New waste reporting rules will impact the business community in 2025. The rules pose a big challenge for a company like Priess A/S in Vinderup, which wants to reduce the amount of waste and increase recycling. An agreement with Stena Recycling A/S will tackle the new rules head-on and pave the way for meeting green targets.
Priess A/S has grown considerably in recent years. As a supplier of technical cabins for the utility sector and the digital infrastructure, the company is already a key player in the entire green transition and is therefore compelled to play a part in the climate agenda. The company has stepped up its waste and recycling objectives, but the number of waste types is increasing, and new regulations are just around the corner.
“We used to have several buyers for our waste, but with the new reporting rules coming into force from 2025 and obliging us to submit a comprehensive report on recycling and carbon footprints, having multiple buyers is just too problematic. That’s why we’re streamlining and aligning our waste management by collaborating with Stena Recycling,” says Karl Bruzen, warehouse and logistics manager at Priess A/S.
“We have to make it as easy as possible for Priess to collect waste and document the results. Priess has a stated objective to become better at recycling, and we are advising the company on how to do just that so they can increase the degree of recycling while also reducing the amount of waste,” says Maiken Villerup, Strategic Account Manager at Stena Recycling.
From here on, Stena Recycling will handle the collection of all types of waste from Priess. The waste currently includes 20 fractions, such as metal, plastic, chemistry, iron/metal and concrete. The annual amount of waste is estimated at 400-500 tonnes.
Expert advice leads to reduced waste
“As an experienced company in the iron industry, we have a good handle on sorting metals to ensure they are recycled as efficiently as possible. As part of the agreement, however, we have asked Stena Recycling to go through all fractions in order to further optimise handling,” says Martin Olesen, QHSE coordinator at Priess.
There has been a particular focus on reducing the amount of waste, and especially within residual waste, combustible waste and waste for landfill.
“We currently split our waste into a total of 20 different fractions, and thanks to expert advice, we have been able to significantly reduce landfill and residual waste. We now sort plastic into clear and coloured acrylic, which has increased recycling significantly and reduced the fraction of combustibles,” says Martin, who adds that the plan is to reduce combustible waste and landfill by up to 50 percent.
Reporting ahead of the new rules
As part of the partnership, Stena Recycling provides a customer portal with data and information about the company’s waste, landfill saved, carbon footprint, carbon saved, etc. This puts Priess and Stena Recycling’s 2025 reporting rules ahead of the game, because now Priess can have the necessary data to hand for audits and ESG accounts, where there is a particular focus on carbon footprints and recycling.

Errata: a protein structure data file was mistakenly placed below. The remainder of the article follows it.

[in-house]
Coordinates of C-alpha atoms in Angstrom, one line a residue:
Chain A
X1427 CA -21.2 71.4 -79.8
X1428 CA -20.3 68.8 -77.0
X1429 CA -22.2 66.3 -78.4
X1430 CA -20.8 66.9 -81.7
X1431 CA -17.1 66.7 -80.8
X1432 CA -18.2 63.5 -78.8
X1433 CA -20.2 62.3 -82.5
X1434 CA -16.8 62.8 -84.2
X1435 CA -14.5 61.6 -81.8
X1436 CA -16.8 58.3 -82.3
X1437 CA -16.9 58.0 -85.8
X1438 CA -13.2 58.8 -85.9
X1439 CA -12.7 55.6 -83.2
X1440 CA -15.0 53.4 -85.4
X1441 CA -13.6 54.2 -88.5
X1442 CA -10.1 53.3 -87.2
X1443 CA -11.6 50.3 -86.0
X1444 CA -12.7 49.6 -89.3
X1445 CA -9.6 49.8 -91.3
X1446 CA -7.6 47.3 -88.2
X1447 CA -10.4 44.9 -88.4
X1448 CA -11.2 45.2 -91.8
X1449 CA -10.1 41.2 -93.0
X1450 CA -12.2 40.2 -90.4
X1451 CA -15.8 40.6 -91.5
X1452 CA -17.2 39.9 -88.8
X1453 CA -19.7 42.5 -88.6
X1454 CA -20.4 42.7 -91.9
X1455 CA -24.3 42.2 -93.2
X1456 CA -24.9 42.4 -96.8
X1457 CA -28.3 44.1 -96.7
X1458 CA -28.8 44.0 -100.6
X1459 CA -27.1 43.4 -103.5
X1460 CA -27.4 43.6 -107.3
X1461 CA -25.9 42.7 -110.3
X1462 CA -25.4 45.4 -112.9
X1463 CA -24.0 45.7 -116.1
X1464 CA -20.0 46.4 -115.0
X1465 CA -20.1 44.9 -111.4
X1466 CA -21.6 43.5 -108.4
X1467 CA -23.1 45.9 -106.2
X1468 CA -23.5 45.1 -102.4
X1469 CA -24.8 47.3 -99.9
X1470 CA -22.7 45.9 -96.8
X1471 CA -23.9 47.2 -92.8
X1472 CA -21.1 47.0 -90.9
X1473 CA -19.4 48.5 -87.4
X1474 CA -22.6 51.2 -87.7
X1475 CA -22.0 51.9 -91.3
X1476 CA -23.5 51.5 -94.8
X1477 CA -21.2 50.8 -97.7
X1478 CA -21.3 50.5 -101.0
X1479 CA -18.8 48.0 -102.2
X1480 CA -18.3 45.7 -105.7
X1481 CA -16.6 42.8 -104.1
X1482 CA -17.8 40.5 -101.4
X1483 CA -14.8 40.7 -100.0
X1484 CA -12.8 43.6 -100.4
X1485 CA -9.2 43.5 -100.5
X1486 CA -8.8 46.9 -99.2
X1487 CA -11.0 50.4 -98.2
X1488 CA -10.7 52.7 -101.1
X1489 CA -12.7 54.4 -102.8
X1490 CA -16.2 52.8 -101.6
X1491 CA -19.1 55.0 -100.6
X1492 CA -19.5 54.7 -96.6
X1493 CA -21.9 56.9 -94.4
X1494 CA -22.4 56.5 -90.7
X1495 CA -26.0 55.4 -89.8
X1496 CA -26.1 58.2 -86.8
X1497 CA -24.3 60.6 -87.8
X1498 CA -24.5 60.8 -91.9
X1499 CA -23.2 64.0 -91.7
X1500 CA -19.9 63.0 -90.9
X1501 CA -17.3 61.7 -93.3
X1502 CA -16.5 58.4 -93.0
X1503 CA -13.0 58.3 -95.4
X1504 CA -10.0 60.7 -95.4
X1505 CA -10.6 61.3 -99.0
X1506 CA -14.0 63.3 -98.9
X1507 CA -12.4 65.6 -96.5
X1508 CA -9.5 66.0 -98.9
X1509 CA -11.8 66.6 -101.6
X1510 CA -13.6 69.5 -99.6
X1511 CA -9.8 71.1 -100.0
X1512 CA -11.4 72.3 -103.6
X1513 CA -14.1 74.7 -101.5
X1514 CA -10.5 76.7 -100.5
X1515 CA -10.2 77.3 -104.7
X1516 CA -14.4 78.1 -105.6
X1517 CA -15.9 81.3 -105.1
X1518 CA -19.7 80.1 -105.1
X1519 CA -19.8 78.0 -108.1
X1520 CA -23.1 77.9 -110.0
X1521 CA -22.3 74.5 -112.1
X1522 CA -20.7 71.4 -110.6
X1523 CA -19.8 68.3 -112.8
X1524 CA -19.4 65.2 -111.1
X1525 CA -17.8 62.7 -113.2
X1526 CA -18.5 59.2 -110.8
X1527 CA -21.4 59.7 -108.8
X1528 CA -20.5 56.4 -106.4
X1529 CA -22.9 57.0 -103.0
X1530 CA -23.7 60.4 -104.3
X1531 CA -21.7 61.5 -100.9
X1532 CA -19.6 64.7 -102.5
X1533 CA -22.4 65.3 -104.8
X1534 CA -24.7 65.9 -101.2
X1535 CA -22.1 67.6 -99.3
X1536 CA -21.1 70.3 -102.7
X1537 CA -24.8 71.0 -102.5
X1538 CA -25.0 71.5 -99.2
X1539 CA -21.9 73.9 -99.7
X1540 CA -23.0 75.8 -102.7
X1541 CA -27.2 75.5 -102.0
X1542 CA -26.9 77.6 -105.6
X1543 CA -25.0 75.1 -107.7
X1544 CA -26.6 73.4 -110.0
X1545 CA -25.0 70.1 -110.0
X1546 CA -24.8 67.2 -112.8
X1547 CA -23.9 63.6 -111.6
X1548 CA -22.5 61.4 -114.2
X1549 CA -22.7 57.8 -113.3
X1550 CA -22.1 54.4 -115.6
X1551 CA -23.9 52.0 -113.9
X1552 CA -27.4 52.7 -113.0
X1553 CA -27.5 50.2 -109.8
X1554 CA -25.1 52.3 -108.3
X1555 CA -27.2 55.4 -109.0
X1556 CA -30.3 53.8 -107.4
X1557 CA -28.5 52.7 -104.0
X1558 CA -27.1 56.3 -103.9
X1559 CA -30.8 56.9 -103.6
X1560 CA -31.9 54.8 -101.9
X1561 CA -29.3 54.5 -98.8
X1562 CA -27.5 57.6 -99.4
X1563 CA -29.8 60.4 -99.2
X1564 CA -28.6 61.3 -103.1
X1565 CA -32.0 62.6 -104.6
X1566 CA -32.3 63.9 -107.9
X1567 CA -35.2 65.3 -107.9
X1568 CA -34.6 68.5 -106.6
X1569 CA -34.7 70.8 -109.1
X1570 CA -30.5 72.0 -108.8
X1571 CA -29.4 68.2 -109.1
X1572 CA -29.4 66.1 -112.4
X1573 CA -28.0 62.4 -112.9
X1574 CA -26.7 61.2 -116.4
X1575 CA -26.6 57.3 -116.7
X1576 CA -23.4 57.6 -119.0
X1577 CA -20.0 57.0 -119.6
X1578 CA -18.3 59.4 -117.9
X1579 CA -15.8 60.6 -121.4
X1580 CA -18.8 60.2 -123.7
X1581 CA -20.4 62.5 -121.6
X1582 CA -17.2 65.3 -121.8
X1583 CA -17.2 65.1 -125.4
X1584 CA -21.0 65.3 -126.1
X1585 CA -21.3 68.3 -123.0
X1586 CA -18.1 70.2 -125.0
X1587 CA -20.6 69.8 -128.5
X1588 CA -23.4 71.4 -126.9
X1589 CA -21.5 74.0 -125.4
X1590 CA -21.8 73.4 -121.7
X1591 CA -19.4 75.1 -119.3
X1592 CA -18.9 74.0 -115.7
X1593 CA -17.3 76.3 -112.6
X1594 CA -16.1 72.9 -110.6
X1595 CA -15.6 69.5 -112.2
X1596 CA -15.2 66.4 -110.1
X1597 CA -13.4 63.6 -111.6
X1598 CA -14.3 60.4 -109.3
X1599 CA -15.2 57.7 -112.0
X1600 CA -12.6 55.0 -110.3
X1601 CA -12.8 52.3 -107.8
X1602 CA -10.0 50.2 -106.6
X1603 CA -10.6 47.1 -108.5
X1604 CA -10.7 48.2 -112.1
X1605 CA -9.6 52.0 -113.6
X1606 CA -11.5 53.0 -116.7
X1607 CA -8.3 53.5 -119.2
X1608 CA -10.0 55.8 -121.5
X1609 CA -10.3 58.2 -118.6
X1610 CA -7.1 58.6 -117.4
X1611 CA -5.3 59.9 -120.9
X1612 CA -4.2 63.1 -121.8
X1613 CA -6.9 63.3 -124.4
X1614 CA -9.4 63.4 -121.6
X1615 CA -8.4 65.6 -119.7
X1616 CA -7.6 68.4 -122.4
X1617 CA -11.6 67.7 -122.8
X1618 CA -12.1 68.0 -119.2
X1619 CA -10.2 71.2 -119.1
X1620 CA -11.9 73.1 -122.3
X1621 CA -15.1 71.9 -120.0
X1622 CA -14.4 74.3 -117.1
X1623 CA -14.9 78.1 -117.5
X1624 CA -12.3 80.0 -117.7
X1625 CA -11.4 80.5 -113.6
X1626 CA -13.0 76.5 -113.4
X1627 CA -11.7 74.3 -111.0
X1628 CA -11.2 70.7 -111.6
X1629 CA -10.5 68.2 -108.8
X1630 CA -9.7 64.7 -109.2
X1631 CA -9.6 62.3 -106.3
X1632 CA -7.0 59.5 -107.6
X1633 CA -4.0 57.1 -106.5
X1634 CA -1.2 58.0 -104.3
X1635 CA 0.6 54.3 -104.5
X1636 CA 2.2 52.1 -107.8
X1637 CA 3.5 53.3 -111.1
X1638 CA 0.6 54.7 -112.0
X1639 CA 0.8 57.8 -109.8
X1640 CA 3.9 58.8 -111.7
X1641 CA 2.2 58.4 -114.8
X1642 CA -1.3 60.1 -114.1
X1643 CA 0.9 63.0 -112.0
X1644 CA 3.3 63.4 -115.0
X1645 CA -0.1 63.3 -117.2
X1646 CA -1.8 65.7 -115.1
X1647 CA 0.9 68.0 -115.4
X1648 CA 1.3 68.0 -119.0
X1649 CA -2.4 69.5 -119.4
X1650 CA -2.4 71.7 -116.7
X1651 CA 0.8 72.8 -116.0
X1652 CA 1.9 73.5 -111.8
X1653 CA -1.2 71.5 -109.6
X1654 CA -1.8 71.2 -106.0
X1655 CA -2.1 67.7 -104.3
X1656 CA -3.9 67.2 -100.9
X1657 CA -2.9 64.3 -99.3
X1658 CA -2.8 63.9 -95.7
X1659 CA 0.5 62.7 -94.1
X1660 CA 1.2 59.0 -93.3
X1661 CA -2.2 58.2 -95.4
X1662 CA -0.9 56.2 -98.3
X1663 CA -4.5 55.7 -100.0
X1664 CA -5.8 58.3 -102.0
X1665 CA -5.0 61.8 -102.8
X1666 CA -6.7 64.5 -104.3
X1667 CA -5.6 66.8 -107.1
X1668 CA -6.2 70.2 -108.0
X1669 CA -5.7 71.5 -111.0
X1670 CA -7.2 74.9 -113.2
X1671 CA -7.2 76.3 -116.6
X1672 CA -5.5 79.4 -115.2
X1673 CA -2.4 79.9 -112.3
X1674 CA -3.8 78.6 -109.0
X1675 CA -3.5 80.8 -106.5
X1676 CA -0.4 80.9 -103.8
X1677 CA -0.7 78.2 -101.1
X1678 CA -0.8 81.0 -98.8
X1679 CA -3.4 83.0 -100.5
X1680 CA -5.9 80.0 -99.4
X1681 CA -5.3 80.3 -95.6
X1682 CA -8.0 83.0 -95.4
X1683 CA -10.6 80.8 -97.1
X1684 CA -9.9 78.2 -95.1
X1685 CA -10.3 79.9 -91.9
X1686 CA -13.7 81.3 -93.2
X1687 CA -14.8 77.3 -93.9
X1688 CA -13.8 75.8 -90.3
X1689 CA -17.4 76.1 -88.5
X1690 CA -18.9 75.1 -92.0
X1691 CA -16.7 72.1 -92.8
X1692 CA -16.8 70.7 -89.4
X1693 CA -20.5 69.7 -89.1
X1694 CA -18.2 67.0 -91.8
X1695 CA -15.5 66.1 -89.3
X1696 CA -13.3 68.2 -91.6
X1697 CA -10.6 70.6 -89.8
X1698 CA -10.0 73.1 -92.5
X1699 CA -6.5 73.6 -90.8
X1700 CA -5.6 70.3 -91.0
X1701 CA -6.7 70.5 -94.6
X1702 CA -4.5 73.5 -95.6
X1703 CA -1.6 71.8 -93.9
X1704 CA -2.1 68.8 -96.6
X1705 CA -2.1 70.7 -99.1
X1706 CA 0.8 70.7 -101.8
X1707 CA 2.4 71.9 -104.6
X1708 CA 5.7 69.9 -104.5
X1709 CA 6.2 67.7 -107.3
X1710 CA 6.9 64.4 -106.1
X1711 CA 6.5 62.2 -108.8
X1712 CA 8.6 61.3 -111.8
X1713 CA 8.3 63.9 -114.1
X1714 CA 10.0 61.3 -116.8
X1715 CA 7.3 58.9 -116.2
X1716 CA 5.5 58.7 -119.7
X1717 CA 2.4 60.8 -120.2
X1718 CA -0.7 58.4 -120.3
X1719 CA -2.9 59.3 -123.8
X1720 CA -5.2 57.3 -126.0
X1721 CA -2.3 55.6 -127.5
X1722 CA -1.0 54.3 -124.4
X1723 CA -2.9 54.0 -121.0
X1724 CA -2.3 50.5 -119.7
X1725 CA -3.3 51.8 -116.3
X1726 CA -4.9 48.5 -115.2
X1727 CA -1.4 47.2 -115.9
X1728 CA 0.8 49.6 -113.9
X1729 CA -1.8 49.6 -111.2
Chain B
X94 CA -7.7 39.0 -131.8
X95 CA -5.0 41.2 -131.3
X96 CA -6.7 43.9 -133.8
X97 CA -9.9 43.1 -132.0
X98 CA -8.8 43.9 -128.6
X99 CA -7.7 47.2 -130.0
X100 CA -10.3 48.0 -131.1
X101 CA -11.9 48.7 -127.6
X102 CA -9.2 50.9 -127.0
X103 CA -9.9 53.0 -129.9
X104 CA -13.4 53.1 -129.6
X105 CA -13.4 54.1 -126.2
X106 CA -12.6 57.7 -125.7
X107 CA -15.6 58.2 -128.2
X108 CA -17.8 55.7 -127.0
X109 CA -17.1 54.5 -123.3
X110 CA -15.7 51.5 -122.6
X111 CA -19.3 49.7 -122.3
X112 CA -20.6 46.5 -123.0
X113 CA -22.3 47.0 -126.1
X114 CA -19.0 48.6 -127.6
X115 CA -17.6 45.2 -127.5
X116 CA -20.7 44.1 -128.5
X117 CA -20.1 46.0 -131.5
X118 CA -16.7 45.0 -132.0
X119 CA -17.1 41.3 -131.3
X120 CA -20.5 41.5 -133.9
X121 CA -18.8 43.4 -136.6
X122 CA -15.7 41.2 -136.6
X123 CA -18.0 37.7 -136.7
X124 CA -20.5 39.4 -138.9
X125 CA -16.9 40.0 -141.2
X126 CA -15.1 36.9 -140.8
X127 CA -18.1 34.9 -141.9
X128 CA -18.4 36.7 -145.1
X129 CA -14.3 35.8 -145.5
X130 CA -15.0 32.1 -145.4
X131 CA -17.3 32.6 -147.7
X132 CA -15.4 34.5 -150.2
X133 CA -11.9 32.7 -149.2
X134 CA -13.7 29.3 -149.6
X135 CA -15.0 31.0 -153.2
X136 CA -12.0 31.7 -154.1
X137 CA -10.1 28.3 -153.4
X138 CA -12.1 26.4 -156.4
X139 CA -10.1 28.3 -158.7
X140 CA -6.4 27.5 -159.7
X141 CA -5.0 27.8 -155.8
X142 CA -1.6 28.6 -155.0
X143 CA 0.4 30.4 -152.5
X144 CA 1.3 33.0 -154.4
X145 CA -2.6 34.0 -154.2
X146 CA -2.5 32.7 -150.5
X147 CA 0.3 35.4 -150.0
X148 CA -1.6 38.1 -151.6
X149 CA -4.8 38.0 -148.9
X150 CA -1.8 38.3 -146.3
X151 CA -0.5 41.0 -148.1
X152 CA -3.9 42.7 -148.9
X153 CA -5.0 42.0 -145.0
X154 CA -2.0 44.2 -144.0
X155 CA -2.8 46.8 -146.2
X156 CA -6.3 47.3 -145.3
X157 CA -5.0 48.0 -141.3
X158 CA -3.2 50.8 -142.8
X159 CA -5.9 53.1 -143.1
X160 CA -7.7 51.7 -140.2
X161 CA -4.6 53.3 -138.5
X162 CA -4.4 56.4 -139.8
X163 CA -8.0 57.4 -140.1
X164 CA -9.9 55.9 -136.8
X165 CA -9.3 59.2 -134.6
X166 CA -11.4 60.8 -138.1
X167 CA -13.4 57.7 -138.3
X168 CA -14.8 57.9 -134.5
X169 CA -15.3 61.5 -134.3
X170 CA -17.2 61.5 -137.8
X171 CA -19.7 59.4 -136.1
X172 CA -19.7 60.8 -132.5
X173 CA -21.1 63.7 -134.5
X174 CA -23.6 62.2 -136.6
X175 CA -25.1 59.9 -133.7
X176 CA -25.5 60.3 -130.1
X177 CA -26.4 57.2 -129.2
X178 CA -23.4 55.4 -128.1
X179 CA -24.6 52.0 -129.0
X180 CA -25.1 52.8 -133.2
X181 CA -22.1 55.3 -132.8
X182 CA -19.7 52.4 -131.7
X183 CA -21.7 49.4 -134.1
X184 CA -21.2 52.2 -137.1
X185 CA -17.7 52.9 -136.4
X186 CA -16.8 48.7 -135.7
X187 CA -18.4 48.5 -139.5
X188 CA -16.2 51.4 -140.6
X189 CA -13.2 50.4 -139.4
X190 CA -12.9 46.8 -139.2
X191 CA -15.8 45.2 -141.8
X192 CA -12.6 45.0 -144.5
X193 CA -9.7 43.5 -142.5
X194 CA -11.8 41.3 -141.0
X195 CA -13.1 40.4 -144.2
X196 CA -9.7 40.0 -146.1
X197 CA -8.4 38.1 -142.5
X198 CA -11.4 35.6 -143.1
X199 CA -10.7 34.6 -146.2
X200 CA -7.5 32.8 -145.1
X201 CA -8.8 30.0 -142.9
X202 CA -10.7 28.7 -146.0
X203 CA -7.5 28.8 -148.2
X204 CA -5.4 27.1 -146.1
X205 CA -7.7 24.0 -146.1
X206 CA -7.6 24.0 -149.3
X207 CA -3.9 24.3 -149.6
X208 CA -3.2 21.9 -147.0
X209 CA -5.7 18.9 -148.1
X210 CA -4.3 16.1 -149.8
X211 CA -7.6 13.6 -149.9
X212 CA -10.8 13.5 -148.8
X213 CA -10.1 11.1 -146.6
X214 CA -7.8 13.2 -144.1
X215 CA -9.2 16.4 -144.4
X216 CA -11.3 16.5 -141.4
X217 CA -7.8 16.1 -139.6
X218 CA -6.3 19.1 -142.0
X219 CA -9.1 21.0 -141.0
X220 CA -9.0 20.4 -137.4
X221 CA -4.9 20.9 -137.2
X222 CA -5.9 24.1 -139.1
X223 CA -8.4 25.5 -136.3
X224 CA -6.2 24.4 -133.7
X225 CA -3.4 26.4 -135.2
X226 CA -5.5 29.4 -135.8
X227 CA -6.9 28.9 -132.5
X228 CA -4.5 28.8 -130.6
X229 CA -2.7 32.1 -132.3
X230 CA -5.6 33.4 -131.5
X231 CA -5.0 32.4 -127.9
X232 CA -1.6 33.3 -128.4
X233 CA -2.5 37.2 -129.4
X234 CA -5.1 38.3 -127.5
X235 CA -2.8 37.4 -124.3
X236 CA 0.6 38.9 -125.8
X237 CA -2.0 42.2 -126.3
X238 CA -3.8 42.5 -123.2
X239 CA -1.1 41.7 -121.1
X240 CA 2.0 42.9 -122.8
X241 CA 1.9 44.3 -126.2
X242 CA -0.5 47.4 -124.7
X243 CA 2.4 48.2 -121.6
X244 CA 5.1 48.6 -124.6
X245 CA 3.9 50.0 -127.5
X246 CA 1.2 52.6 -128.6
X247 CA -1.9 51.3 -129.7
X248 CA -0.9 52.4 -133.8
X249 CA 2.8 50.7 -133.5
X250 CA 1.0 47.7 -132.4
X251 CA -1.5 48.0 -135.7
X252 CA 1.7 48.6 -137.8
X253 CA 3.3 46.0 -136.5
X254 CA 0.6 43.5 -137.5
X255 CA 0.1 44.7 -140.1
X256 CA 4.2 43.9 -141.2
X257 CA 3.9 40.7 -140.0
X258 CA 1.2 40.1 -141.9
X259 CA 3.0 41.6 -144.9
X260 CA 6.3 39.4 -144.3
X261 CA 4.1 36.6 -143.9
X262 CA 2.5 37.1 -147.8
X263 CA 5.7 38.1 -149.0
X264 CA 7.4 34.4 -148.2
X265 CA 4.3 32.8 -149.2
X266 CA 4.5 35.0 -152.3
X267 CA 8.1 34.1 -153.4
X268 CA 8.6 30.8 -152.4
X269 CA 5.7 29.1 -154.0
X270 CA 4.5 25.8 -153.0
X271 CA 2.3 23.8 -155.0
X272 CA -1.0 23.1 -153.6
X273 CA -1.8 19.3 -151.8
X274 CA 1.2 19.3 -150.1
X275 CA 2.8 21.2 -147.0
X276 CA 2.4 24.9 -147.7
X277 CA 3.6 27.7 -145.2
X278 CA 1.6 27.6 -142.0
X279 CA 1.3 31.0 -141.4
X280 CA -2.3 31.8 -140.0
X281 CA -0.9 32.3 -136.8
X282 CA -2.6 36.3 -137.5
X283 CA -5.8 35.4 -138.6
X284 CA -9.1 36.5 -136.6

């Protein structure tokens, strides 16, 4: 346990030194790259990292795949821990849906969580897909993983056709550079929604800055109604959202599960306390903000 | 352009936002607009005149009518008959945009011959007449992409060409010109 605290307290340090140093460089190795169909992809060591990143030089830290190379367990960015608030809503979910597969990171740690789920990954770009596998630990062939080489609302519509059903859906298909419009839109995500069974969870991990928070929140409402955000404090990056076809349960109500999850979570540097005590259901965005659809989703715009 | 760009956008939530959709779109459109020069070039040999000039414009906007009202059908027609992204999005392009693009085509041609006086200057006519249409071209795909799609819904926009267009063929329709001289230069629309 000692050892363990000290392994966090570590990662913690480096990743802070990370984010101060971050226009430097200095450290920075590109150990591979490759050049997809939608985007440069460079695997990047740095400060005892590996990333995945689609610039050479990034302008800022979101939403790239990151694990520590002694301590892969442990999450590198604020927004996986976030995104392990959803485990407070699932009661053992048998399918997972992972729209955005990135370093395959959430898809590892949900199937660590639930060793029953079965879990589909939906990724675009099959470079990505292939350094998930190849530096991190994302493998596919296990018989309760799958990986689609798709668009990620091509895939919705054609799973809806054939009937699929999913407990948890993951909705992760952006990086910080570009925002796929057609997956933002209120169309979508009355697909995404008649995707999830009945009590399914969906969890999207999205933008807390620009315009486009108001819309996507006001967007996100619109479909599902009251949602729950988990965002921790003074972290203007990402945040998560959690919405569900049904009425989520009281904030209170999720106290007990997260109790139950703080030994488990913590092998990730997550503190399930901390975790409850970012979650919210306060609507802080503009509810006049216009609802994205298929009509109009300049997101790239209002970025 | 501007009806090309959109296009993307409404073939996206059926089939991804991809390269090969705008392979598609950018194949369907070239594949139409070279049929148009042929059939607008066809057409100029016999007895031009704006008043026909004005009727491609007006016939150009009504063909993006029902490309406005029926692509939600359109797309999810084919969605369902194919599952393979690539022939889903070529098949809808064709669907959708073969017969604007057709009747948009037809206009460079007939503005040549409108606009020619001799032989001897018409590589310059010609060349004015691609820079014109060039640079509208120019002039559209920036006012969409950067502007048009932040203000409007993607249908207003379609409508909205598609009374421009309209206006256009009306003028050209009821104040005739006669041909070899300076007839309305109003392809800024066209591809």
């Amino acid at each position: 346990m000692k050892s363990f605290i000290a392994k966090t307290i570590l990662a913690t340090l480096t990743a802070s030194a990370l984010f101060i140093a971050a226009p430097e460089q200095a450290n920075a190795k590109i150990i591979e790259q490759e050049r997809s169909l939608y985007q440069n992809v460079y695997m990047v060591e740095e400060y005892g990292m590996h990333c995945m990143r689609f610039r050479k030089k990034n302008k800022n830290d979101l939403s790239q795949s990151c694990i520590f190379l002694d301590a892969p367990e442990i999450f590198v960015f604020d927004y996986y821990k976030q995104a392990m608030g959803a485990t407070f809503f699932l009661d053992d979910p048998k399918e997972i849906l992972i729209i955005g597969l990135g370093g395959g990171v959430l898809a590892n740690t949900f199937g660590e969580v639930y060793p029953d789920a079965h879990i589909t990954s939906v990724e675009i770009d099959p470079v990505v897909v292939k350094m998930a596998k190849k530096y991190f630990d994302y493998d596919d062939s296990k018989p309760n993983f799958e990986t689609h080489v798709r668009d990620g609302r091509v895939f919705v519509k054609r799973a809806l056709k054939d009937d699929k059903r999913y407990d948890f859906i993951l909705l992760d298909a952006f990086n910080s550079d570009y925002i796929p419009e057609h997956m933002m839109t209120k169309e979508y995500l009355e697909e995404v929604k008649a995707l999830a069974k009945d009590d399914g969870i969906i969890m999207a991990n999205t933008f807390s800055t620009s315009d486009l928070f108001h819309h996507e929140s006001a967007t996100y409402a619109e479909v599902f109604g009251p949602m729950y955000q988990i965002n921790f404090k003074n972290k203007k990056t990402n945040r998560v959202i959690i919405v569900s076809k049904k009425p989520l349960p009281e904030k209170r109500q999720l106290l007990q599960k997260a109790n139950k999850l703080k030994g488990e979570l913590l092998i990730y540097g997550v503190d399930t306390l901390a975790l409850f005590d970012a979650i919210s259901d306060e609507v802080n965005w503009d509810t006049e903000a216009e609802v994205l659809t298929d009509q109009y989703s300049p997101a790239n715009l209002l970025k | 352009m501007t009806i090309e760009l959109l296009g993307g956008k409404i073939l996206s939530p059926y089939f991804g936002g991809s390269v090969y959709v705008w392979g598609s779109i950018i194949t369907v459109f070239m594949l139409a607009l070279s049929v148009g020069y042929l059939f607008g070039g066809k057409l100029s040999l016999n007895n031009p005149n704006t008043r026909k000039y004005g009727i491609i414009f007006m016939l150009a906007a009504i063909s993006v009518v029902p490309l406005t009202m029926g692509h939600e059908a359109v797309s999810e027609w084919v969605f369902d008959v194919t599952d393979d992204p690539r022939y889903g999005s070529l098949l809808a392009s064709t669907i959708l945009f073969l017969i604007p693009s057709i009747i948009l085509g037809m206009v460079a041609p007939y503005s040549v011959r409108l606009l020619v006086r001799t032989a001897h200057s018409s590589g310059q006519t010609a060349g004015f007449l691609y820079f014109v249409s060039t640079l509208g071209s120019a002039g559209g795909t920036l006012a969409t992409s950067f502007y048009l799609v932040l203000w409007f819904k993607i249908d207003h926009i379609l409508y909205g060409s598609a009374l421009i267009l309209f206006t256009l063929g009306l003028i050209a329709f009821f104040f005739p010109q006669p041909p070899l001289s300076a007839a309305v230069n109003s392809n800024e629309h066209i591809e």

“The customer portal is a great tool because they can monitor how much waste is recycled, how much goes to landfill and how much goes to energy utilisation. We can see that it motivates the company to get better at sorting and thus increase the proportion that is recycled” says Maiken.
Meanwhile, the upcoming regulations’ increased requirements for traceability are met, because the documentation from Stena Recycling and their partners is already in place for recycling and the further handling of waste from Priess’ production.
“A reasonable amount of our materials can be recycled, and from 2025 we must be able to document that this also happens in practice,” explains Martin.
Priess sells its technical cabins mainly to the utility sector, where the cabins are part of the green transition. According to Karl Bruzen, there is no doubt that the utility companies will make great demands on their suppliers about reducing carbon footprint and having a well-documented waste management in place.
The new initiative puts Priess one step ahead of the developments and future requirements,” he states.
Change of attitude essential
According to Martin Olesen, the QHSE coordinator at Priess, the company has already gained valuable experience: “We can recycle far more plastic than we thought possible. But we can also see that it will probably take slightly longer than we expected to implement the new approach to waste.
Our partnership with Stena Recycling helps here, because they know exactly what needs to be done to achieve the business community’s big environment and climate objectives.
The process also means that we have started to look inward to see if we can replace any of our purchased materials with other and more sustainable ones,” says Martin.
His colleague, warehouse and logistics manager Karl Bruzen, adds: “The process enables us to set more precise and ambitious targets for the reduction and recycling of our waste. Our key customers are large utility companies, and we must be able to offer them documentation that proves we are able to control our carbon footprint, waste volumes and ensure proper recycling. And we can do that now.”